Is China Capitalist?

The question — ‘Is China capitalist?’ — is surprisingly hard to answer for many reasons, not the least of which is that one could disagree on what the words ‘capitalist’ and ‘capitalism’ precisely mean. They get used in ordinary conversation, not just in academic writings, frequently enough that it misleads us into a false sense of certainty about their meaning. Much confusion ensues from differing semantic priors. Continue reading “Is China Capitalist?”

Trade Deficits and other Disasters – 2

This is  a continuation of a previous post which was in response to points that Mallikarjuna asked about trade deficits and Chinese exports to India.

First let’s understand trade. Voluntary trade is good for both parties. This is true in the case of individuals trading among themselves within a region, for obvious reasons. If both parties didn’t gain something from the trade, it would not happen since by definition the trade is voluntary. For less obvious reasons, in general voluntary trade across political borders also leads to gains.

We have discussed an important theoretical concept called “comparative advantage” in this class. In the context of international trade, even if country A has a lower productivity in every activity compared to country B (meaning A has no “absolute advantage” over B), both countries would have an “comparative advantage” in some activity. Continue reading “Trade Deficits and other Disasters – 2”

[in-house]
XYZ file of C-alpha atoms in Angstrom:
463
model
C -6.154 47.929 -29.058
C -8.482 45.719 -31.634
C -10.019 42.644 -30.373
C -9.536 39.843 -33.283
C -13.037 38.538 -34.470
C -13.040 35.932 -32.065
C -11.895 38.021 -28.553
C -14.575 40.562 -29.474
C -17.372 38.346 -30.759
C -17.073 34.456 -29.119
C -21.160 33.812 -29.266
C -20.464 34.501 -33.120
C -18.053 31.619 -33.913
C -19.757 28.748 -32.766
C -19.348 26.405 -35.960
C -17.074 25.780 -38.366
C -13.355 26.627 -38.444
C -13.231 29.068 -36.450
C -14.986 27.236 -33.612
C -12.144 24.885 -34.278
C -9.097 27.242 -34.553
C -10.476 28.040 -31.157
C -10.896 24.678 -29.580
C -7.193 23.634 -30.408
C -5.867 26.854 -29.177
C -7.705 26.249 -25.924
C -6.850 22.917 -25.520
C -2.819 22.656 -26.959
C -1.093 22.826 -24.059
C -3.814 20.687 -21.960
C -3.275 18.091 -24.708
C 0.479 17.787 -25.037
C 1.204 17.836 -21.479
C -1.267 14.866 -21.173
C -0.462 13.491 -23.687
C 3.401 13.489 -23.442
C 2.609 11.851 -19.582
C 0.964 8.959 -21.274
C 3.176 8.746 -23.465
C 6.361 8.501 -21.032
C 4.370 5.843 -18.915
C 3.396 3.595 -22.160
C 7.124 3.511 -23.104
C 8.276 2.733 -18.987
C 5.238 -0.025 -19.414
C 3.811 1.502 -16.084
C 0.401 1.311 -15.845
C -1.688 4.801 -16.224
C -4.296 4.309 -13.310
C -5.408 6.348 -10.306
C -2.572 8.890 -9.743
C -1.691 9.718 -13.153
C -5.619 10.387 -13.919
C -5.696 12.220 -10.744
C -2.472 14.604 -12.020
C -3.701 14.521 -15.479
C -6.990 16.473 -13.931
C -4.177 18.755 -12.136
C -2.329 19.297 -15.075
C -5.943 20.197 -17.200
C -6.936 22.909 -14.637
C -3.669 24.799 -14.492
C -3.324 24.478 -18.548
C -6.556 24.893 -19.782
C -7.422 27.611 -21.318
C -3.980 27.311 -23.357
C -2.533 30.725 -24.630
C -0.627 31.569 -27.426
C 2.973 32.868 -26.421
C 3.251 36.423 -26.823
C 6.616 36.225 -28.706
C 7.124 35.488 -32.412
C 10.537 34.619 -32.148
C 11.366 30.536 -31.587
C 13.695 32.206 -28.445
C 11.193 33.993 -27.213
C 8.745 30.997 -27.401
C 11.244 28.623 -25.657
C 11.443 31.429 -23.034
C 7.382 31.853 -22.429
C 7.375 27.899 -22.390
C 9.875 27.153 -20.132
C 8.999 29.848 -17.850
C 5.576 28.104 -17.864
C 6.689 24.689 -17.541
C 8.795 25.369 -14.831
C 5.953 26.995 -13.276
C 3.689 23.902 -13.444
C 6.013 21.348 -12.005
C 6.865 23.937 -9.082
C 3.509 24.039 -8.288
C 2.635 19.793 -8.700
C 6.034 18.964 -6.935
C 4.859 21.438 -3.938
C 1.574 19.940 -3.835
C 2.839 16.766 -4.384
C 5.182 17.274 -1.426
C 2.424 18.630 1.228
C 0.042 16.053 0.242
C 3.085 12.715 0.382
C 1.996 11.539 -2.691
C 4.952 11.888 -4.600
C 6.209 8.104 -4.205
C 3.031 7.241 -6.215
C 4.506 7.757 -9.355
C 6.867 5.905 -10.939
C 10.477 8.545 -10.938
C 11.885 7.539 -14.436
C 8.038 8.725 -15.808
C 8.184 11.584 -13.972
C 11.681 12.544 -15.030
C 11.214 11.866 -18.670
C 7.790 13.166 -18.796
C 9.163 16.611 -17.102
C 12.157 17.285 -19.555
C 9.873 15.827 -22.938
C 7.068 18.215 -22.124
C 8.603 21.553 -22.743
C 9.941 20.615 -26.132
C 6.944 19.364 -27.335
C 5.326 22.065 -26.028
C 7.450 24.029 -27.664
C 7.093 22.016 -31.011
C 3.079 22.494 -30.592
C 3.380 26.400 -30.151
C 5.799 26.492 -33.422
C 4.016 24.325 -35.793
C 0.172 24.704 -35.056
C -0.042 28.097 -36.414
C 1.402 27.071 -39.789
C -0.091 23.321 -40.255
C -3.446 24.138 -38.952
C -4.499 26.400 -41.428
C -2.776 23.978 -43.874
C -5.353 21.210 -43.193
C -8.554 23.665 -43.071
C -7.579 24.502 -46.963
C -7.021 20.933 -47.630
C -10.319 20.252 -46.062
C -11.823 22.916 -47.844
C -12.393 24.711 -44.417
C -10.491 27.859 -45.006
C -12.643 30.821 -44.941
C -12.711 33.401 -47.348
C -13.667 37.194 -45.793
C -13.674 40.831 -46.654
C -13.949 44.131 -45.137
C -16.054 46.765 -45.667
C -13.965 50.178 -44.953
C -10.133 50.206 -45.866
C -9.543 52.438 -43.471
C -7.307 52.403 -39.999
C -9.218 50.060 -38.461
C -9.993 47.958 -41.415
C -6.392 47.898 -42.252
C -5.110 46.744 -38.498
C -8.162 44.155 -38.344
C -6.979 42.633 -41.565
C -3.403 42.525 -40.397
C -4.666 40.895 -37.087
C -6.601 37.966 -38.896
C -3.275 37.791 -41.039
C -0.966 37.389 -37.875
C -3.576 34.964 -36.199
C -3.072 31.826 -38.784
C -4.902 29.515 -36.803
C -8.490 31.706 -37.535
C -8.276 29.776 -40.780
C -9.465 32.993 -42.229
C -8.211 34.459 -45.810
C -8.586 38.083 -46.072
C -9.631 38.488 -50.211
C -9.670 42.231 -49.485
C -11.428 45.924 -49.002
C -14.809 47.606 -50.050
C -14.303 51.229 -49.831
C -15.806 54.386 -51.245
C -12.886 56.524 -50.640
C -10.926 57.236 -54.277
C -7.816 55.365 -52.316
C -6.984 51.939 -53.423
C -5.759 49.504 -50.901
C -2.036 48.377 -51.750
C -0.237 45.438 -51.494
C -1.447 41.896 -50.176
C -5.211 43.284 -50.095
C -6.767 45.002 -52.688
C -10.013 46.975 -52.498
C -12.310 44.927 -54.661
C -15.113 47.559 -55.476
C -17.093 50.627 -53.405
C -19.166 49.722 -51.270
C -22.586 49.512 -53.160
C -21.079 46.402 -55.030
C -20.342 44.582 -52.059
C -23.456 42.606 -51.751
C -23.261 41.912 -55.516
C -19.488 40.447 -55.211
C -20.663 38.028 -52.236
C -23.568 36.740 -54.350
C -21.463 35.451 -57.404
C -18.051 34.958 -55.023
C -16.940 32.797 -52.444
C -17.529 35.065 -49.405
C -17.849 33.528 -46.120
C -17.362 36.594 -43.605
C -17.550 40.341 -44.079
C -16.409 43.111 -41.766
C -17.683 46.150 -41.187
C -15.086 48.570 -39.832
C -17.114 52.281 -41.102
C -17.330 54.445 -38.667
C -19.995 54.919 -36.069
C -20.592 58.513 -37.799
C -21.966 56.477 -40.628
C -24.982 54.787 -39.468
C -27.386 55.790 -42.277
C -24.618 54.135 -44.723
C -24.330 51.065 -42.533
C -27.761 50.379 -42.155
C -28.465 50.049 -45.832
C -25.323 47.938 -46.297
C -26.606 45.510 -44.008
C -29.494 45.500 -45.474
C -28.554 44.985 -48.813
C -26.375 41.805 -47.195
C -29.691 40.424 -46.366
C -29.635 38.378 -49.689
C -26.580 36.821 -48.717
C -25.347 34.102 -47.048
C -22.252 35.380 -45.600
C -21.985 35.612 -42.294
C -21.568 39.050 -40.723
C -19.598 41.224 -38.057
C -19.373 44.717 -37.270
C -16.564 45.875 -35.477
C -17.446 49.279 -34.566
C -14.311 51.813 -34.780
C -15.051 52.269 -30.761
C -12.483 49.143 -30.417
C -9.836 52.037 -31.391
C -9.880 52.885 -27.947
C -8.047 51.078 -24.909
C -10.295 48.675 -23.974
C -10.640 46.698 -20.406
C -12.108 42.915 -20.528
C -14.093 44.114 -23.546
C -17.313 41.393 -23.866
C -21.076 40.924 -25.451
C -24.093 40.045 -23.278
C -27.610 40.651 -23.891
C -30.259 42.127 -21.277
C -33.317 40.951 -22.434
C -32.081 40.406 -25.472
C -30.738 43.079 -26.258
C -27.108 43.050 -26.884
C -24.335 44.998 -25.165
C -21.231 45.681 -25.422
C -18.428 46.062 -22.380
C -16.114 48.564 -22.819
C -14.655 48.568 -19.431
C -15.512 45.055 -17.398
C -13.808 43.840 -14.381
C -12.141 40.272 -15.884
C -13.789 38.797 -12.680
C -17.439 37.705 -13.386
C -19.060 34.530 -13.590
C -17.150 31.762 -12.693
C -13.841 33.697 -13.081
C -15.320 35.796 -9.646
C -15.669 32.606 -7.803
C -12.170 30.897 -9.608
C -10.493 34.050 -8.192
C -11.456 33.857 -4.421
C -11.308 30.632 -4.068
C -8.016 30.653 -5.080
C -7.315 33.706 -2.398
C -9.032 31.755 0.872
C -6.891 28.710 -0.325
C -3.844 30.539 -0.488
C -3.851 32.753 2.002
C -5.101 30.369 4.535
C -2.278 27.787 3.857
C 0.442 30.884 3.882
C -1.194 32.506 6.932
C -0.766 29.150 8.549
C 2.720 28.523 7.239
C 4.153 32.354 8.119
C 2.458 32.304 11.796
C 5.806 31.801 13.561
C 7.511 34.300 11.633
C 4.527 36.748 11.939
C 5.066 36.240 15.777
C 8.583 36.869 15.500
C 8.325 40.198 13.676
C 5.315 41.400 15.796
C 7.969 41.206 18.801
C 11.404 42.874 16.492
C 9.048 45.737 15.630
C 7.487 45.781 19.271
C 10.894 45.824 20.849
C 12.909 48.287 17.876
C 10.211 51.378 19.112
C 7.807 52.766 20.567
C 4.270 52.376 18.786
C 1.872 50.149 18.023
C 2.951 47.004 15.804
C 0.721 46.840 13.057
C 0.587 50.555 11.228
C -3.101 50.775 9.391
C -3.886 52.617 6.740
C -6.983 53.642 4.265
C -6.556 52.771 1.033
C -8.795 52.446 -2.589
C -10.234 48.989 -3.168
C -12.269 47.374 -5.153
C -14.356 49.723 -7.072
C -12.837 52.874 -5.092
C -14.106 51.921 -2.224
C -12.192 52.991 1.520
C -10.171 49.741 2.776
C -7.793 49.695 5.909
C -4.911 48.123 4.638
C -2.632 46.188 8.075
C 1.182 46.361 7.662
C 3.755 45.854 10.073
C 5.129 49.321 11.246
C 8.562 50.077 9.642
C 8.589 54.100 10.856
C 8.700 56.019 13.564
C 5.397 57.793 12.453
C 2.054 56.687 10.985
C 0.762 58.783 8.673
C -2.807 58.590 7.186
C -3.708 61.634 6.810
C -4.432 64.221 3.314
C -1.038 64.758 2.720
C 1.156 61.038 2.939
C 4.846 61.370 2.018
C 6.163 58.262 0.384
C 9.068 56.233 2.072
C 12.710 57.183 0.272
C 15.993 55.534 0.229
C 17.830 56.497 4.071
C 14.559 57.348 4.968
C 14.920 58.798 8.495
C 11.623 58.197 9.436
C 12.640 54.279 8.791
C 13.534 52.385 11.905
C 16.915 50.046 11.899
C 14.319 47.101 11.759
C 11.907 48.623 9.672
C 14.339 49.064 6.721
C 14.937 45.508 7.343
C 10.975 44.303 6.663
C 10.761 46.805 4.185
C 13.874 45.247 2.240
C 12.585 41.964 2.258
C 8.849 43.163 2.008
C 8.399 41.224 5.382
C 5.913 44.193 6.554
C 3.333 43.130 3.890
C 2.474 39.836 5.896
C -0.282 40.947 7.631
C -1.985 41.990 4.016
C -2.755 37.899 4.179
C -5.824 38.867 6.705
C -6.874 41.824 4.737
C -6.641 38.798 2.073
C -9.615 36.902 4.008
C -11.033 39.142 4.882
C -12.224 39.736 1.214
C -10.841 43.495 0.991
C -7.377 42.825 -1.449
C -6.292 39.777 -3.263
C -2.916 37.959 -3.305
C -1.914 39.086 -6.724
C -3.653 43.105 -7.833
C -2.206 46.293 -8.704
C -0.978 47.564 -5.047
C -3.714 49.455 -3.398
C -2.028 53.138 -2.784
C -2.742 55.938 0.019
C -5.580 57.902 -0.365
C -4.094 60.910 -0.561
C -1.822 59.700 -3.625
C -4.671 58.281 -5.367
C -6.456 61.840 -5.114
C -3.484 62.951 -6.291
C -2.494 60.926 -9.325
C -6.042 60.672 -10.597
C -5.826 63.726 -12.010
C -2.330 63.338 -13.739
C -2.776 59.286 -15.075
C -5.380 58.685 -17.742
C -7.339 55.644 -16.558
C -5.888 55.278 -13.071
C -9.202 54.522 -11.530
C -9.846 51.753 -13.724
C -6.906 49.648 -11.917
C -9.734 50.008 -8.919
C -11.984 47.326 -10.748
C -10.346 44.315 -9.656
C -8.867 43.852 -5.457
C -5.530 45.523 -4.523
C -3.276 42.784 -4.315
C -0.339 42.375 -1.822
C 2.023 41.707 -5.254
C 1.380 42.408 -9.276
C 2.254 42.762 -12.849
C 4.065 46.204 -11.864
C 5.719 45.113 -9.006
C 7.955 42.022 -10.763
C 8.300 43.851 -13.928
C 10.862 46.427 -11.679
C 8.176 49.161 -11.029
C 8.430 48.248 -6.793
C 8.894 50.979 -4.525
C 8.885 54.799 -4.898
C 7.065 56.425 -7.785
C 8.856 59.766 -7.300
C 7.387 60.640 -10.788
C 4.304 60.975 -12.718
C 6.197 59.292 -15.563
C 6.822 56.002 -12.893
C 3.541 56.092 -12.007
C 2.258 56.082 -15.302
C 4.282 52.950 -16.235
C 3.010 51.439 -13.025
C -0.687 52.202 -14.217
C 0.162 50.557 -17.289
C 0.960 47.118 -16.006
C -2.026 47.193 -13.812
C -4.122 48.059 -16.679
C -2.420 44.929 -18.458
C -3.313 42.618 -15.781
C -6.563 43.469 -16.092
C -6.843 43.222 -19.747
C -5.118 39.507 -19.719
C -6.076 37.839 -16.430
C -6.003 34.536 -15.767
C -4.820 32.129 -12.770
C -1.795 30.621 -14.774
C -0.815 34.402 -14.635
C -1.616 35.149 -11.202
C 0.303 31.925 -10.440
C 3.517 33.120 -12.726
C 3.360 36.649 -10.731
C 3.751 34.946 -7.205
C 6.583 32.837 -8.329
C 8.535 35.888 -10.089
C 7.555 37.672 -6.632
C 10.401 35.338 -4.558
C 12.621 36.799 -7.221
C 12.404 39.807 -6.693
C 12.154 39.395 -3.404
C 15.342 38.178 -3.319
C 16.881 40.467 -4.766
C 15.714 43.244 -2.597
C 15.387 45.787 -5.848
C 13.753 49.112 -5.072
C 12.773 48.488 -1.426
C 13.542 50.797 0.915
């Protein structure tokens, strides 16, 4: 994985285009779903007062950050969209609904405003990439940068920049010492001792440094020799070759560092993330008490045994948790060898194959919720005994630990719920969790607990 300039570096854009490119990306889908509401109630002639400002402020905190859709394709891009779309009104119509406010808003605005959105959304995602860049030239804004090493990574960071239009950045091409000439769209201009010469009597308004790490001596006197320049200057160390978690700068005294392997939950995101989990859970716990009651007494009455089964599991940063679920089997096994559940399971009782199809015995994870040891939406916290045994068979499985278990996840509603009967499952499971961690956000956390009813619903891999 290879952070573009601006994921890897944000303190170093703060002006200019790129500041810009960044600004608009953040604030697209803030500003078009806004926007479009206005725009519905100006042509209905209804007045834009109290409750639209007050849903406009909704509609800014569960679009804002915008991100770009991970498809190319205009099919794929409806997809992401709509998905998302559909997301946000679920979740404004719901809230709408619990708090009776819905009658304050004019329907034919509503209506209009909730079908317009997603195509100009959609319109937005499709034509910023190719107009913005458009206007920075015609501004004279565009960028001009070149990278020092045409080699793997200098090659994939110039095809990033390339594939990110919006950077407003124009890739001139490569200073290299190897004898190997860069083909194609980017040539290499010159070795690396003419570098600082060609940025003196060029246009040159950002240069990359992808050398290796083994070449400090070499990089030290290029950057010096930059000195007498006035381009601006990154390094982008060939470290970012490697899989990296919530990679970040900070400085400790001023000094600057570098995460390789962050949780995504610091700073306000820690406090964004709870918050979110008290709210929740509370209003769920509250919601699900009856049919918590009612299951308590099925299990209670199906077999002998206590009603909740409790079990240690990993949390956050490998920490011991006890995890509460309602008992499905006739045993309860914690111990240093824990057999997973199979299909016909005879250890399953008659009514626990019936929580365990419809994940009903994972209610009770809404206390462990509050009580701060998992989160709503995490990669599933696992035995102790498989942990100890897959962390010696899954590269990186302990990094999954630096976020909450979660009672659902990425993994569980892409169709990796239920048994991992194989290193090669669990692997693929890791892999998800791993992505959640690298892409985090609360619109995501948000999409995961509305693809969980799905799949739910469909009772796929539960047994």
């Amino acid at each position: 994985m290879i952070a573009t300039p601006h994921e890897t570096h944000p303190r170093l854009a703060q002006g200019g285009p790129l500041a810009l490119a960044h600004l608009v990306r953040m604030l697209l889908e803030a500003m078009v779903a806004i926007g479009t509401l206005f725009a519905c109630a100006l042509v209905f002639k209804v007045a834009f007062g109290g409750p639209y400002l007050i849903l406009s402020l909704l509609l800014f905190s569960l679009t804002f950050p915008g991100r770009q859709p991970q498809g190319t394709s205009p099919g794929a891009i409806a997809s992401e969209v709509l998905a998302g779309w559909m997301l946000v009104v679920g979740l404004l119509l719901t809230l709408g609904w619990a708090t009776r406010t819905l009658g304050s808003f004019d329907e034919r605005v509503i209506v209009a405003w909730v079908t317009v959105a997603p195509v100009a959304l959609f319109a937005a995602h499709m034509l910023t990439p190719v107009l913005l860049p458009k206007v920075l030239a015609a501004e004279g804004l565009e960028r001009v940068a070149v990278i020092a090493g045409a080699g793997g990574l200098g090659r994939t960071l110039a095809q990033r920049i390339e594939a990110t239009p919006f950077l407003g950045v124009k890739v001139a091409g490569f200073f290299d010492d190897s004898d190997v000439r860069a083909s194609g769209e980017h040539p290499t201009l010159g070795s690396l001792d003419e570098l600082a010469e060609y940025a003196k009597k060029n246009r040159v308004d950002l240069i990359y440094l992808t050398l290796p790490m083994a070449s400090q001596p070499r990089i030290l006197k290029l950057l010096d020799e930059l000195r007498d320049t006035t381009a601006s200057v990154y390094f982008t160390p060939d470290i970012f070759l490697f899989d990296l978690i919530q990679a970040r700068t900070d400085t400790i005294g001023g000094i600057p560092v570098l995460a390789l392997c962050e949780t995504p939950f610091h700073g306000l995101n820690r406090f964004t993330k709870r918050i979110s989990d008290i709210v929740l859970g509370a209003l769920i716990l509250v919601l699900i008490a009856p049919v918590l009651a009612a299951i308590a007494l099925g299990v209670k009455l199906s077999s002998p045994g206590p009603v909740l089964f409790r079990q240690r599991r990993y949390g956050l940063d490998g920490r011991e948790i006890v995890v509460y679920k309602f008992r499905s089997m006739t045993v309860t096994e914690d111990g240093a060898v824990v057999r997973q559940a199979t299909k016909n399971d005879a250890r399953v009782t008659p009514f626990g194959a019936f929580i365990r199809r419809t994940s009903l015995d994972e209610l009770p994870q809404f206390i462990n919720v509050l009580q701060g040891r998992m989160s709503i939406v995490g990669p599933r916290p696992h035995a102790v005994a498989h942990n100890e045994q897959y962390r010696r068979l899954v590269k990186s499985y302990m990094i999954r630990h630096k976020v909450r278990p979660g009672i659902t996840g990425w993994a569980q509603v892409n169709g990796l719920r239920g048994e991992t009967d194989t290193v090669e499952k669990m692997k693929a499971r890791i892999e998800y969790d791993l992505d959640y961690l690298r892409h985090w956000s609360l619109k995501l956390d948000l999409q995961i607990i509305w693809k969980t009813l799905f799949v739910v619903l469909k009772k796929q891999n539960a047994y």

Trade Deficits and other Disasters

During the presentation yesterday, Mallikarjuna wrote on chat:

Trade deficits are bad. China runs huge trade surplus for itself with almost every other country. That is killing the local industries (silk producers, primarily.)

And

Cheap/Cost-Effective Exports with malware (USA Printers in mid-east, telecom & electrical equipment by Chinese) … How to get over this? Is it beyond economics?

I gave a very brief response during the session. This is an elaboration. I appreciate the concern that he has for his family’s silk production business. Continue reading “Trade Deficits and other Disasters”

India’s Poverty is a Crime

To a recent post on the great enrichment and the great divergence, Prabhudesai posted this comment:

US and India comparison just depresses me. 300 years ago USA was basically just a country with barely any history, culture, any achievements, no educational system, no philosophers, artists, kings. Basically a large tract of land with lots of warring tribes that were oblivious to the outside world. Then a bunch uneducated sailors arrived on this land and soon they became the engine of the world capable of landing men on the moon.

Sometime in the 1990s my family considered buying a two-wheeler. It was hard to get one. Rarely any used models were available and for new items there was a much longer waiting period. Rajdoot and Chetak were the most popular two wheelers but we settled for a cheaper “Moped” that ran on petrol, had peddles and was probably had a 60cc engine. Continue reading “India’s Poverty is a Crime”

The Constitution Question

In a comment to the post “What Should Governments Do?“, Siddhesh wrote:

Although constitution dictates as to what a government can do, the government itself amends constitution to expand its powers and have control over economy. How can we prevent use, or rather misuse of power?